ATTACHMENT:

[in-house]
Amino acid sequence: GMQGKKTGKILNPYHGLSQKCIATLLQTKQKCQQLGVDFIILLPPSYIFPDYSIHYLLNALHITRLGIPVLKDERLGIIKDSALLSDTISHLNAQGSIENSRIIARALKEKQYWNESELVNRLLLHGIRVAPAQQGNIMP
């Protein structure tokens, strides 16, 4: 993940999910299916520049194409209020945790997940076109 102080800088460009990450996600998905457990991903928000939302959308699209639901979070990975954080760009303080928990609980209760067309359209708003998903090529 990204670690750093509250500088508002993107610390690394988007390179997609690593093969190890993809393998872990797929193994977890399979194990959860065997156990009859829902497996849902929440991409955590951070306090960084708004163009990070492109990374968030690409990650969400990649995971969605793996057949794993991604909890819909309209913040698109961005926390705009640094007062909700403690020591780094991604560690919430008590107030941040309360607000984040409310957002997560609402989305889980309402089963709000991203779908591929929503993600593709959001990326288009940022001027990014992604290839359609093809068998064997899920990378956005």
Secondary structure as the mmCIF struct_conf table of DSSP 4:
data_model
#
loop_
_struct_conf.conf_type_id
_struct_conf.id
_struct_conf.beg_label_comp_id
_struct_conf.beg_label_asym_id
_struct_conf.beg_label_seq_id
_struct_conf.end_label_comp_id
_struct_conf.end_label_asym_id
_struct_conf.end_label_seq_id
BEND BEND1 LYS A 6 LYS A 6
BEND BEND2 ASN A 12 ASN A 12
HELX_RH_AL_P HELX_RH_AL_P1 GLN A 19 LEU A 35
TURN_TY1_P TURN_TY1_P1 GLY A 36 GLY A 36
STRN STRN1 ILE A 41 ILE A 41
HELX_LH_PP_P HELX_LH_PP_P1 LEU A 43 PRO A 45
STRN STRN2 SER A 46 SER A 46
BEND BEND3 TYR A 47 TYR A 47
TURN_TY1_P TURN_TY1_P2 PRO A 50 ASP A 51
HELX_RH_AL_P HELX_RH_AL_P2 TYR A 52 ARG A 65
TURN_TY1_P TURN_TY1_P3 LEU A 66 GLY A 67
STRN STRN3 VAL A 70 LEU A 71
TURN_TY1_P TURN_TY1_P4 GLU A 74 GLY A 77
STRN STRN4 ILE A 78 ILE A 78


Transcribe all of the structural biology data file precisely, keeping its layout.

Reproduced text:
[in-house]
Amino acid sequence: GMQGKKTGKILNPYHGLSQKCIATLLQTKQKCQQLGVDFIILLPPSYIFPDYSIHYLLNALHITRLGIPVLKDERLGIIKDSALLSDTISHLNAQGSIENSRIIARALKEKQYWNESELVNRLLLHGIRVAPAQQGNIMP
């Protein structure tokens, strides 16, 4: 993940999910299916520049194409209020945790997940076109 102080800088460009990450996600998905457990991903928000939302959308699209639901979070990975954080760009303080928990609980209760067309359209708003998903090529 990204670690750093509250500088508002993107610390690394988007390179997609690593093969190890993809393998872990797929193994977890399979194990959860065997156990009859829902497996849902929440991409955590951070306090960084708004163009990070492109990374968030690409990650969400990649995971969605793996057949794993991604909890819909309209913040698109961005926390705009640094007062909700403690020591780094991604560690919430008590107030941040309360607000984040409310957002997560609402989305889980309402089963709000991203779908591929929503993600593709959001990326288009940022001027990014992604290839359609093809068998064997899920990378956005």
Secondary structure as the mmCIF struct_conf table of DSSP 4:
data_model
#
loop_
_struct_conf.conf_type_id
_struct_conf.id
_struct_conf.beg_label_comp_id
_struct_conf.beg_label_asym_id
_struct_conf.beg_label_seq_id
_struct_conf.end_label_comp_id
_struct_conf.end_label_asym_id
_struct_conf.end_label_seq_id
BEND BEND1 LYS A 6 LYS A 6
BEND BEND2 ASN A 12 ASN A 12
HELX_RH_AL_P HELX_RH_AL_P1 GLN A 19 LEU A 35
TURN_TY1_P TURN_TY1_P1 GLY A 36 GLY A 36
STRN STRN1 ILE A 41 ILE A 41
HELX_LH_PP_P HELX_LH_PP_P1 LEU A 43 PRO A 45
STRN STRN2 SER A 46 SER A 46
BEND BEND3 TYR A 47 TYR A 47
TURN_TY1_P TURN_TY1_P2 PRO A 50 ASP A 51
HELX_RH_AL_P HELX_RH_AL_P2 TYR A 52 ARG A 65
TURN_TY1_P TURN_TY1_P3 LEU A 66 GLY A 67
STRN STRN3 VAL A 70 LEU A 71
TURN_TY1_P TURN_TY1_P4 GLU A 74 GLY A 77
STRN STRN4 ILE A 78 ILE A 78